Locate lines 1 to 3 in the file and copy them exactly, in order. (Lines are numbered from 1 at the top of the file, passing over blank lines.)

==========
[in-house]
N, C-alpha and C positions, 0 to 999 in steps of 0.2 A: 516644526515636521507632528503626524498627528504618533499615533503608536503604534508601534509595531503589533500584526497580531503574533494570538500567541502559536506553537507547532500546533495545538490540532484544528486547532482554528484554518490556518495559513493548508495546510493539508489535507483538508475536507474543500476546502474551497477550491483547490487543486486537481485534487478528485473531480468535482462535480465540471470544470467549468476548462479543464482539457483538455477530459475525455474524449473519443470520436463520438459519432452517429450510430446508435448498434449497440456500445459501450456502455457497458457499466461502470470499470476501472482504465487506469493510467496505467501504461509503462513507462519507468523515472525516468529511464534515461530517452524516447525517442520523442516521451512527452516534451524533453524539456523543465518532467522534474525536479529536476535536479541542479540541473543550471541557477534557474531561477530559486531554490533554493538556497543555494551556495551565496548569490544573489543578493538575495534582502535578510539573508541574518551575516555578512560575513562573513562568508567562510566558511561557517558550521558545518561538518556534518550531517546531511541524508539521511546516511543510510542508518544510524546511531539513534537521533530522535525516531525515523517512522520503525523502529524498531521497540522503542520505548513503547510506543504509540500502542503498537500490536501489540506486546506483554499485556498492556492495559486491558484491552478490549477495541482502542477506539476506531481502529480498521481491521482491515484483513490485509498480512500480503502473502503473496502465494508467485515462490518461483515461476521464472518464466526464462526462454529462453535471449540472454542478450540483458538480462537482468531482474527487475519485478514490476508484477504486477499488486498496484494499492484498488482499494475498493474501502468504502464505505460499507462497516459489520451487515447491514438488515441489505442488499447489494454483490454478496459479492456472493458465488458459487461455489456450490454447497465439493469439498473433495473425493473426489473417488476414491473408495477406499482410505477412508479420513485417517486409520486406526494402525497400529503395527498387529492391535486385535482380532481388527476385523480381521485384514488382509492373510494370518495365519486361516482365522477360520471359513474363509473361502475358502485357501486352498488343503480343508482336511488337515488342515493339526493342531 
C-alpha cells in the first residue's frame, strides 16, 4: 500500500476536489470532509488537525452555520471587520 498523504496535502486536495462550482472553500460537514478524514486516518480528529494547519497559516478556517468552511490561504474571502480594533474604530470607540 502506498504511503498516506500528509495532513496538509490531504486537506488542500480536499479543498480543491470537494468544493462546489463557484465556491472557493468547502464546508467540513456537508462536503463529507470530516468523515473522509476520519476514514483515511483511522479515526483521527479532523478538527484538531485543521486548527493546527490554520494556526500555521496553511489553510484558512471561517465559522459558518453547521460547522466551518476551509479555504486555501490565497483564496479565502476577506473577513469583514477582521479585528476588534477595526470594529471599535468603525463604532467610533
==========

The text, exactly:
[in-house]
N, C-alpha and C positions, 0 to 999 in steps of 0.2 A: 516644526515636521507632528503626524498627528504618533499615533503608536503604534508601534509595531503589533500584526497580531503574533494570538500567541502559536506553537507547532500546533495545538490540532484544528486547532482554528484554518490556518495559513493548508495546510493539508489535507483538508475536507474543500476546502474551497477550491483547490487543486486537481485534487478528485473531480468535482462535480465540471470544470467549468476548462479543464482539457483538455477530459475525455474524449473519443470520436463520438459519432452517429450510430446508435448498434449497440456500445459501450456502455457497458457499466461502470470499470476501472482504465487506469493510467496505467501504461509503462513507462519507468523515472525516468529511464534515461530517452524516447525517442520523442516521451512527452516534451524533453524539456523543465518532467522534474525536479529536476535536479541542479540541473543550471541557477534557474531561477530559486531554490533554493538556497543555494551556495551565496548569490544573489543578493538575495534582502535578510539573508541574518551575516555578512560575513562573513562568508567562510566558511561557517558550521558545518561538518556534518550531517546531511541524508539521511546516511543510510542508518544510524546511531539513534537521533530522535525516531525515523517512522520503525523502529524498531521497540522503542520505548513503547510506543504509540500502542503498537500490536501489540506486546506483554499485556498492556492495559486491558484491552478490549477495541482502542477506539476506531481502529480498521481491521482491515484483513490485509498480512500480503502473502503473496502465494508467485515462490518461483515461476521464472518464466526464462526462454529462453535471449540472454542478450540483458538480462537482468531482474527487475519485478514490476508484477504486477499488486498496484494499492484498488482499494475498493474501502468504502464505505460499507462497516459489520451487515447491514438488515441489505442488499447489494454483490454478496459479492456472493458465488458459487461455489456450490454447497465439493469439498473433495473425493473426489473417488476414491473408495477406499482410505477412508479420513485417517486409520486406526494402525497400529503395527498387529492391535486385535482380532481388527476385523480381521485384514488382509492373510494370518495365519486361516482365522477360520471359513474363509473361502475358502485357501486352498488343503480343508482336511488337515488342515493339526493342531 
C-alpha cells in the first residue's frame, strides 16, 4: 500500500476536489470532509488537525452555520471587520 498523504496535502486536495462550482472553500460537514478524514486516518480528529494547519497559516478556517468552511490561504474571502480594533474604530470607540 502506498504511503498516506500528509495532513496538509490531504486537506488542500480536499479543498480543491470537494468544493462546489463557484465556491472557493468547502464546508467540513456537508462536503463529507470530516468523515473522509476520519476514514483515511483511522479515526483521527479532523478538527484538531485543521486548527493546527490554520494556526500555521496553511489553510484558512471561517465559522459558518453547521460547522466551518476551509479555504486555501490565497483564496479565502476577506473577513469583514477582521479585528476588534477595526470594529471599535468603525463604532467610533